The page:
This is an old and satisfying receipt. Adjustments of herbs and salt can be made to meet most anyone’s taste. Tasha stored dried beans and lentils on a top shelf in a series of graduated glass jars with metal press-on lids.
- 4 tablespoons olive oil
- 2 stalks celery, chopped
- 1 onion, chopped
- 4 carrots, chopped
- 1 teaspoon basil
- 1 teaspoon dried oregano
- 4 cloves garlic, minced
- 2 bay leaves
- 8 cups chicken stock, or 8 cups water
- 2 tomatoes, diced, or 1 can stewed tomatoes
- 2 cups uncooked lentils
- 2 cups chopped fresh spinach
- 1 tablespoon balsamic vinegar
- Salt and pepper, to taste
Heat oil in large pot. Add celery, onion, and carrot. Stir in basil, oregano, garlic, and bay leaves.
Add chicken stock or water, tomato, and lentils. Bring to boil, then simmer an hour or so. Top each serving with fresh spinach tossed in balsamic vinegar. Add salt and pepper to taste.
This soup tends to thicken over time and you may want to add extra liquid. Sausage or beef makes a good addition.
As if we needed even more reason to love Tasha, here’s what Winslow said about Tea:
Every afternoon, Tasha set out a teapot, creamer, sugar bowl, cups, and saucers, and put the teakettle on to heat. If she expected more than three or four visitors, she used two teapots and put out an extra plate of crackers or cookies. Once everyone was settled, she lit the beeswax candles, poured the tea, inquired if milk or sugar was desired, and if so how much, then settled into her usual spot. She sat in a rocking chair with a black woolen blanket over the back and blue-check pillow cushion on the seat. She used a cup without a handle and warmed both hands with it. The coziest teatimes occurred in winter by the woodstove, and in familiar company Tasha propped her feet on the fender. There was always a background of corgi dogs pattering about, canaries singing, the grandfather clock chiming every half hour, the cat purring or a teakettle coming to a boil, the soft gleam of candlelight on copper, and the scent of herbs drying and fresh-baked bread or cookies. Tasha did much of her correspondence from this spot, and kept a few art pencils and erasers on the little table beside the chair. The corgis loved to chew those erasers if they fell to the floor.
With a note like that, we simply had to make one of the sweet recipes for tea. Nice choices: Brownies, Chocolate Chip Cookies, Oatmeal Cookies, Quick Yellow Cake, Banana Bread, Cinnamon Raisin Bread, Applesauce Cake.
We decided on Applesauce Cake after reading about the six apple trees in Tasha’s garden, and how she liked to make applesauce using two or three varieties. Even though we didn’t use homemade applesauce, this cake was mighty good — not overly sweet and oh, so moist. Didn’t frost the cake this time to cut down on sugar intake. Loved this recipe and will definitely make it again. Mr. Cornelius ate such a big piece he had to take a long nap afterwards.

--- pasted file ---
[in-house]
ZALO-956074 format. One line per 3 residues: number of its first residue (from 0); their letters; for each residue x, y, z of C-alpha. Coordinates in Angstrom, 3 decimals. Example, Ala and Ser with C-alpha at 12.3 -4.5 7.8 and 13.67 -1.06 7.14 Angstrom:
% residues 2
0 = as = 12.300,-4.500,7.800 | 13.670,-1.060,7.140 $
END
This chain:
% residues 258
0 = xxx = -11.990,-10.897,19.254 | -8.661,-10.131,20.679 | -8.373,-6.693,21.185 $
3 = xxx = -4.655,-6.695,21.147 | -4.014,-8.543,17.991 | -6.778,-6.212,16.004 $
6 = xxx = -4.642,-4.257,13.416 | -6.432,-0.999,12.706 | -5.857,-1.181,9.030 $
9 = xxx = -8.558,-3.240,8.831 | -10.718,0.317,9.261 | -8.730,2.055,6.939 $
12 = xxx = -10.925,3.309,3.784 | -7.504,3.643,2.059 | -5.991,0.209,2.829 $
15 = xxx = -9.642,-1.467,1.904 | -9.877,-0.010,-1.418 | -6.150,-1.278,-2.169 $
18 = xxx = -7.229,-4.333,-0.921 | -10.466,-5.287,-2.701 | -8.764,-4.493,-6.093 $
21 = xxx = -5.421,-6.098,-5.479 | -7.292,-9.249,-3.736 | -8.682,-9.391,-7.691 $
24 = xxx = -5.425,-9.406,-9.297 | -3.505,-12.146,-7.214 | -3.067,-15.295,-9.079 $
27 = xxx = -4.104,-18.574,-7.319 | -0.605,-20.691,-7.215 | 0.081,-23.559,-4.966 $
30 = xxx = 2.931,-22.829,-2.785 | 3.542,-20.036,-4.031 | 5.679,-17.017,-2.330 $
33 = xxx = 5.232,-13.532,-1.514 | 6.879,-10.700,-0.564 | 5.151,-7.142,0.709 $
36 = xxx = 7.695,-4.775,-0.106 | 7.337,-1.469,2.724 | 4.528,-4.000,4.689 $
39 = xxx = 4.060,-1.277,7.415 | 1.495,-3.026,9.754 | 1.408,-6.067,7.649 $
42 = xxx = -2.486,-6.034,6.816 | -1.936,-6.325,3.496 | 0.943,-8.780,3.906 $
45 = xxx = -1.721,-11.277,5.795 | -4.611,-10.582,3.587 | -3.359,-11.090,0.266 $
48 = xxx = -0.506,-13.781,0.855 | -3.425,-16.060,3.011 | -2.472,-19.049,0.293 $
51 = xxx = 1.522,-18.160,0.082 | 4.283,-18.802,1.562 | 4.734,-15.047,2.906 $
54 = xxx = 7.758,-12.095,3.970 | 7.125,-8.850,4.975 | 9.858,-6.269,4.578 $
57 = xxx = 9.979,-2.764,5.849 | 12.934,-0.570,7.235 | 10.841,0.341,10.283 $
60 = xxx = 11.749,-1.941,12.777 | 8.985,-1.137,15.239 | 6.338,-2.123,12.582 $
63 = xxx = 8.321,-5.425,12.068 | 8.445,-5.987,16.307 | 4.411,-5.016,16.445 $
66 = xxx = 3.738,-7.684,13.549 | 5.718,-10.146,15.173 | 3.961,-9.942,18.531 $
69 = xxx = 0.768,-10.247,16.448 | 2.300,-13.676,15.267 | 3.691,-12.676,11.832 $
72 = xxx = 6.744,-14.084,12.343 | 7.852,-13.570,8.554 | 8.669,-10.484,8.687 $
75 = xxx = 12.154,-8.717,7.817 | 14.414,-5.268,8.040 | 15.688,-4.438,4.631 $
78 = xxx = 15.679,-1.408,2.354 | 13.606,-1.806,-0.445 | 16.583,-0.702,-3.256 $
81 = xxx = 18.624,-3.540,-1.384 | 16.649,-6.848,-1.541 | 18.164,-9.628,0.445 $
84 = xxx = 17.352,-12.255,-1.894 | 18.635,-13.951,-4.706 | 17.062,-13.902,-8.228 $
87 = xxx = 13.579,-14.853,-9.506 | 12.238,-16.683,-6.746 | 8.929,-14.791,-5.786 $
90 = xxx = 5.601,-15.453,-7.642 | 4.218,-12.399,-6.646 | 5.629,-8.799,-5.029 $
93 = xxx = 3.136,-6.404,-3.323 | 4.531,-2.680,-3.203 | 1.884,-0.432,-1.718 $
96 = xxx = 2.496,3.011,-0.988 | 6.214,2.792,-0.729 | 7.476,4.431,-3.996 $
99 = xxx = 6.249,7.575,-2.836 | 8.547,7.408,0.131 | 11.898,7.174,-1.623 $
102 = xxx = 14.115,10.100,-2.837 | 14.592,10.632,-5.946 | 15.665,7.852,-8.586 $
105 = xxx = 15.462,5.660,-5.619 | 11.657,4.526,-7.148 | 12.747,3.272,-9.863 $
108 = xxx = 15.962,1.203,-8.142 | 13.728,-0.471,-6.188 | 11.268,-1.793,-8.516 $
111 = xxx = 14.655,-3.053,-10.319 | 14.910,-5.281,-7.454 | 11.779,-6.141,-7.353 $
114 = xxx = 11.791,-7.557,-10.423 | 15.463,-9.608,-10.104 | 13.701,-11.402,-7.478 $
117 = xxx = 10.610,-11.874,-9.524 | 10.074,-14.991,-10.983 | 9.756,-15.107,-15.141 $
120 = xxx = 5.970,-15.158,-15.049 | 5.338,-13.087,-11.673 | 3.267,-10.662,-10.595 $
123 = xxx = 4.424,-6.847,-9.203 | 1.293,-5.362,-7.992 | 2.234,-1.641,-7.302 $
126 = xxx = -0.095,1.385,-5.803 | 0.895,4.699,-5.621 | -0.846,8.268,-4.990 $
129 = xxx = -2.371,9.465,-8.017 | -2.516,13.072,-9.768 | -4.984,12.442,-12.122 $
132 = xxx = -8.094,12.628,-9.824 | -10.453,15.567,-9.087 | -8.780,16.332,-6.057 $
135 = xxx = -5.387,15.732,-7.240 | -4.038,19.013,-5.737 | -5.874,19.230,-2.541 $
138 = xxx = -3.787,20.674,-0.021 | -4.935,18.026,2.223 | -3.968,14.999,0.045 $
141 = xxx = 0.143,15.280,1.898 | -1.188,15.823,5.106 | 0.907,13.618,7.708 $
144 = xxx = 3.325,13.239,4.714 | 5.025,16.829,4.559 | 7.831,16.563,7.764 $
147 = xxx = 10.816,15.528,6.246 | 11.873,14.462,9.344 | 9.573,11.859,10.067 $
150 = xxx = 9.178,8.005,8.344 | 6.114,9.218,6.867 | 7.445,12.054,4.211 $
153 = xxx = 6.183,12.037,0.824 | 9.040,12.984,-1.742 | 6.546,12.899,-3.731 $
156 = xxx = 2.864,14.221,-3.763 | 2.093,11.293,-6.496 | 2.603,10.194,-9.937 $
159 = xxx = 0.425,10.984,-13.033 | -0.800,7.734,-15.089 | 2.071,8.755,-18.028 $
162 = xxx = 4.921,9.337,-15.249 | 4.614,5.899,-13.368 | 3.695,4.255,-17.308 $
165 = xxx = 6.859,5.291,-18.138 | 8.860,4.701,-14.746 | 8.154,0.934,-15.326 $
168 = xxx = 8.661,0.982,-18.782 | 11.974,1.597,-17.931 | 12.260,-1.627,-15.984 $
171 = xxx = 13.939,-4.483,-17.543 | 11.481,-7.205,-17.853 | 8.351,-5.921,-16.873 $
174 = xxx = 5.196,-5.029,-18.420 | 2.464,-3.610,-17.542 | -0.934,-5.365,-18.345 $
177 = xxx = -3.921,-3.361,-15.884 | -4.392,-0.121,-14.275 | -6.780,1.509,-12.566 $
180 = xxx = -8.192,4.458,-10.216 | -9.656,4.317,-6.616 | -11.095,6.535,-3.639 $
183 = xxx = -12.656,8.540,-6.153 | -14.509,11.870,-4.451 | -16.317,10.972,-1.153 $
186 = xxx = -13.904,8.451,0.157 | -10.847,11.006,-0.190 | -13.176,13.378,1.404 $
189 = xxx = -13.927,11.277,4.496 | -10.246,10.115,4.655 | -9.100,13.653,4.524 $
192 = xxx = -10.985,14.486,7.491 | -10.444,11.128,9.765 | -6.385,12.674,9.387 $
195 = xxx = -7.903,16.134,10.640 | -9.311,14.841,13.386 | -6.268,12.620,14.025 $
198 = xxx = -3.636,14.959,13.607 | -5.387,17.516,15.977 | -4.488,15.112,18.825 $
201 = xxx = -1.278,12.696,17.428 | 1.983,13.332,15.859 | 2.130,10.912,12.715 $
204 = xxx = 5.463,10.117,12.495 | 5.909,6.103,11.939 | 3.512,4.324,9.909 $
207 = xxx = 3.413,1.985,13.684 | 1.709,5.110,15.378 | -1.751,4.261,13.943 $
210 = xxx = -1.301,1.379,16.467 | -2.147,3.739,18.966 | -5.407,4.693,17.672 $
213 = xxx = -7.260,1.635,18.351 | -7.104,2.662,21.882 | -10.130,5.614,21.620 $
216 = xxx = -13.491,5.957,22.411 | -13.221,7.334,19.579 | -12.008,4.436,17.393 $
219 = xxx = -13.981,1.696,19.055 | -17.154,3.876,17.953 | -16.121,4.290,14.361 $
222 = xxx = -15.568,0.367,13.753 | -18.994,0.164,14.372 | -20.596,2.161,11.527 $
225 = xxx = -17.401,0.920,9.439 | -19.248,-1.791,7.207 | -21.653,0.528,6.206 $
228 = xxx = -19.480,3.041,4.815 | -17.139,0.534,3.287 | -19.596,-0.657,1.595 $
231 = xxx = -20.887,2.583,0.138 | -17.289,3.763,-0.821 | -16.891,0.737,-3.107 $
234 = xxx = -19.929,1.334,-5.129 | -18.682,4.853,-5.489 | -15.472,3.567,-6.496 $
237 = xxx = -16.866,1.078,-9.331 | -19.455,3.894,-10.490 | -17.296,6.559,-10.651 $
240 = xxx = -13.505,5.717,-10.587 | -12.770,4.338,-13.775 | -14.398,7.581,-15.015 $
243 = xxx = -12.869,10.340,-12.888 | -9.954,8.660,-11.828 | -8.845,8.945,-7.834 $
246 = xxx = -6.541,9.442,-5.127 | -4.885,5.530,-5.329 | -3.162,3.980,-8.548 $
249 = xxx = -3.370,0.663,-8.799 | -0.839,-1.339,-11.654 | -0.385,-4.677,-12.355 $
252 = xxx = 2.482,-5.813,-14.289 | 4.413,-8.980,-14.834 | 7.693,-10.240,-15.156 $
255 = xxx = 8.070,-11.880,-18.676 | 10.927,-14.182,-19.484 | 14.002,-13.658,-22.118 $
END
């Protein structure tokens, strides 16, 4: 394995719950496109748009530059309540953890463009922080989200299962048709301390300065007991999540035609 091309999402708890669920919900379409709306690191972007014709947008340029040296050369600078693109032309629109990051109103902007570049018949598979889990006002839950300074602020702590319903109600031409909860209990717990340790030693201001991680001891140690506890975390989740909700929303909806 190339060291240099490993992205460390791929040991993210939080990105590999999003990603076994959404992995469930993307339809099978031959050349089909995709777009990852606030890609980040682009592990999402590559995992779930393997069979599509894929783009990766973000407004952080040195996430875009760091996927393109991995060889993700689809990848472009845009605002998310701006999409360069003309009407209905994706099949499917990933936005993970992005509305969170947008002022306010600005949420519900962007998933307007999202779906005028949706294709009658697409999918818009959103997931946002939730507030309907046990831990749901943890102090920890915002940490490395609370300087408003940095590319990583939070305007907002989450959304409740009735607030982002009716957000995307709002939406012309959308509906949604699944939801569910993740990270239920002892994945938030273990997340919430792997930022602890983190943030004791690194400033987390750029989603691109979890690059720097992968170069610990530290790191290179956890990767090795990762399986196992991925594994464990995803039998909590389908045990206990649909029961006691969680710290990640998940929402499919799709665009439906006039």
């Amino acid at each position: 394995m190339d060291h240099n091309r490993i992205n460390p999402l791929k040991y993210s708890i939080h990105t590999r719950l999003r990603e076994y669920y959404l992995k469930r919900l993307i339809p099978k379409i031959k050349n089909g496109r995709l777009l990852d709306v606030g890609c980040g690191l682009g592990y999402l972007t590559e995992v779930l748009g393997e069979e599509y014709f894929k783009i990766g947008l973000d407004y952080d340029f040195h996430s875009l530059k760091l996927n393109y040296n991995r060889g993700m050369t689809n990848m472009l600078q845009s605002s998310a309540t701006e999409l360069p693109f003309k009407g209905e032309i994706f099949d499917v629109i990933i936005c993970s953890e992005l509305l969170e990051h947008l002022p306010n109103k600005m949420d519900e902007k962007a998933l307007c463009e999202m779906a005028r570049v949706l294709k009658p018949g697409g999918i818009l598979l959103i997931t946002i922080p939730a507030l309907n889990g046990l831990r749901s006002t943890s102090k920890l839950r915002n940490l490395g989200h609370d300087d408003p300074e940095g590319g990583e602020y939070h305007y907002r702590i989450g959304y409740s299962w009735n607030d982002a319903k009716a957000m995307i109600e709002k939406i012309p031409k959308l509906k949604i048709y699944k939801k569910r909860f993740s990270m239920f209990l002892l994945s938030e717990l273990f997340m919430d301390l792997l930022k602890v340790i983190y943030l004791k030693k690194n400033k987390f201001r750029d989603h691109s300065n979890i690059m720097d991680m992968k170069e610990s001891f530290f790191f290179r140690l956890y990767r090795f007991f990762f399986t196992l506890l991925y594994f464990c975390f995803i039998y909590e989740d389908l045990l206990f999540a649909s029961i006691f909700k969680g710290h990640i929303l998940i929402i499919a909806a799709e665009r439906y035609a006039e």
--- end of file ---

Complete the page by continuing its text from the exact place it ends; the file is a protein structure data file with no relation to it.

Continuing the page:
Tasha collected apples in a green-ash-splint basket before they fell and stored them on the counter beside the bread box, where over the next few days she made them into applesauce or pies. She baked cookies or a cake each day to have ready for afternoon tea and visitors. If guests arrived early they helped prepare tea, carried in an armload of firewood, put new candles in the candleholders, or moved weed piles to the compost, depending on the season. Sometimes Tasha frosted the applesauce cake, other times she didn’t.
- 3/4 cup sugar
- 1 egg
- 8 tablespoons butter, soft
- 1-1/2 cups all-purpose flour
- 3/4 teaspoon baking soda
- 1/2 teaspoon salt
- 1 teaspoon cinnamon
- 1/2 teaspoon ground cloves
- 1 cup applesauce, unsweetened
- 1 cup brown sugar
- 1/2 cup cream
- 1 tablespoon butter
- 1/2 teaspoon vanilla
Preheat oven to 350° F.
First make the cake. In large mixing bowl, beat together sugar, egg, and butter. Add flour, baking soda, salt, cinnamon, cloves, and applesauce. Mix until just combined.
Bake in greased 8×8-inch pan 25-30 minutes or until a fork or toothpick inserted in center comes out clean.
While the cake is baking, make the frosting. Bring brown sugar and cream to a simmer and cook to 235° F. Turn burner off and cool until about 100° F. Add butter and vanilla. Beat until frosting thickens and frost cake right away.
To go with our cake, we ordered a sample of Tasha’s Welsh Breakfast Tea from the online shop. The tea arrived lickety split, with a nice “W” written on the invoice. Winslow, is that you? 🙂
THE TASHA TUDOR FAMILY COOKBOOK: Heirloom Recipes and Warm Memories from Corgi Cottage
written by Winslow Tudor
published by Skyhorse Publishing, October 2017, 176 pp.
*Includes Conversion Charts and Index
❤️ Be sure to visit The Tasha Tudor and Family Website, a beautiful spot on the web featuring information about Tasha’s life, her books, Corgi Cottage, her family and friends, receipts, tea time stories, DIY projects, the museum, upcoming events, and the shop (prints, greeting cards, fabric, books, family-made items, seeds, and more!).
🐶 SPECIAL BOOK GIVEAWAY! 🌷
The publisher has generously provided a copy of The Tasha Tudor Family Cookbook for one lucky Alphabet Soup reader. For a chance to win, simply leave a comment at this post no later than midnight (EST) Tuesday, March 14, 2017. You may also enter by sending an email with TASHA in the subject line to: readermail (at) jamakimrattigan (dot) com. Giveaway open to U.S. residents only, please. Winner will be announced on St. Patrick’s Day. Good Luck!
“I enjoy doing housework, ironing, washing, cooking, dishwashing. Whenever I get one of those questionnaires and they ask what is your profession, I always put down housewife. It’s an admirable profession, why apologize for it. You aren’t stupid because you’re a housewife. When you’re stirring the jam you can read Shakespeare.”~ Tasha Tudor
*Recipe photographs posted by permission of the publisher, copyright © 2016 Winslow Tudor, published by Skyhorse Publishing. All rights reserved.
**Tasha’s illustrations shown here all appear in the Tasha Tudor Family Cookbook. Please note that some of the photographs of her in this post were sourced from other publications, and do not appear in the cookbook.
Copyright © 2017 Jama Rattigan of Jama’s Alphabet Soup. All rights reserved.